|Motto||Robore Prudentia Praestat (Prudence Excels Strength)|
|District||Roxburghshire Kincardineshire Angus|
|Clan Young has no chief, and is an armigerous clan|
Origins of the clan
The name Young is clearly personal and descriptive, however it may have also been applied to distinguish a father from a son if both had the same Christian name. In this case the name in Scotland is synonymous with Younger, which was used to describe the heir to a feudal title. Earliest records of the name in Scotland include Malmor and Ade Young who appear at Dumbarton in 1271. In 1342 John Young of Dingwall witnessed a charter by the Earl of Ross to Reginald who was the son of the Lord of the Isles.
15th, 16th, 17th and 18th centuries
In 1439 Alexander Young was chaplain to the House of the Holy Trinity in Aberdeen. Peter Young became assistant preceptor to the three-year-old James VI of Scotland, upon the recommendation of the Regent Moray in 1569. He was knighted at Whitehall in 1605. Sir Peter Young had a large family and many of them rose to enjoy royal patronage. One of his sons, another Peter, was part of the Embassy in 1628 to Gustavus Adolphus of Sweden. Sir Peter Young was succeeded by his eldest son, Sir James Young, who held extensive grants of land in Ireland. As a result, the surname Young has become common in the counties of Antrim, Tyrone, Down and Londonderry. The descendants of Peter Young married into numerous prominent families. In 1670 the family sold their original estate in Easter Seton and purchased the lands of Auldbar. The estates were again sold in 1743 this time to William Chalmers of Hazlehead, who was related by marriage to the Youngs.
Peter Young (d.1988) was a distinguished military historian who was awarded the Military Cross three times and was for a time commander of the Ninth Arab Legion, an elite unit of the kingdom of Jordan. In 1968 he formed the Sealed Knot Society, a military history society, dedicated to the study of the English Civil War and the Scottish Wars of the Covenant. This Peter Young was a descendant of the Youngs of Auldbar.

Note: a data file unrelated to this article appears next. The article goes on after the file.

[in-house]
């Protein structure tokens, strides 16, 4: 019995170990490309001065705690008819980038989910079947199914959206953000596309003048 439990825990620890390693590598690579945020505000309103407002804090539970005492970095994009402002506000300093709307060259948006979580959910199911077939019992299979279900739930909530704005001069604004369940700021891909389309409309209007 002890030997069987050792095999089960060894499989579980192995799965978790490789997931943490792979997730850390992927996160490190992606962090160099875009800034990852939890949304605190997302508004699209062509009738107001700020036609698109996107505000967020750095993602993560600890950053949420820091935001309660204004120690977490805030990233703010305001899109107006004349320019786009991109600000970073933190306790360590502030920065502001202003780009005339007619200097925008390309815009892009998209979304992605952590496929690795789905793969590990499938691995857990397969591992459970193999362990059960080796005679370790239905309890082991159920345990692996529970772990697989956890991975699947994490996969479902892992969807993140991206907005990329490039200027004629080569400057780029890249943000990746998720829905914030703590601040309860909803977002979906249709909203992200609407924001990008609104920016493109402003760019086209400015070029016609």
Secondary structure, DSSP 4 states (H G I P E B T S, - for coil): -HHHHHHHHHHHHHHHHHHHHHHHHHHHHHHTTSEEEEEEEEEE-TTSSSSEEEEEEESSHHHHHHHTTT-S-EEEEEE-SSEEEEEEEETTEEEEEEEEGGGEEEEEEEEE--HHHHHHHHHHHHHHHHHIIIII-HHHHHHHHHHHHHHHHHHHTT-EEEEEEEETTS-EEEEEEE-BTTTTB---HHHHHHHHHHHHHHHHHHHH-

- Rue Castle, near Jedburgh, in the Scottish Borders, is the site of a castle once held by the Youngs that was torched by the English in 1513 and 1545.
- Auldbar Castle, near Brechin, Angus was held by the Clan Lyon before passing to the Youngs and then to the Chalmers of Balnacraig.
- Harburn Castle, near West Calder, West Lothian was built by the Youngs in 1804 but is now a hotel and conference centre.
- Coventry, Martin. (2008). Castles of the Clans: The Strongholds and Seats of 750 Scottish Families and Clans. pp. 600 - 601. ISBN 978-1-899874-36-1.
- Clan Young Profile scotclans.com. Retrieved 4 Sept, 2014.
- Way, George and Squire, Romily. (1994). Collins Scottish Clan & Family Encyclopedia. (Foreword by The Rt Hon. The Earl of Elgin KT, Convenor, The Standing Council of Scottish Chiefs). pp. 473 - 475.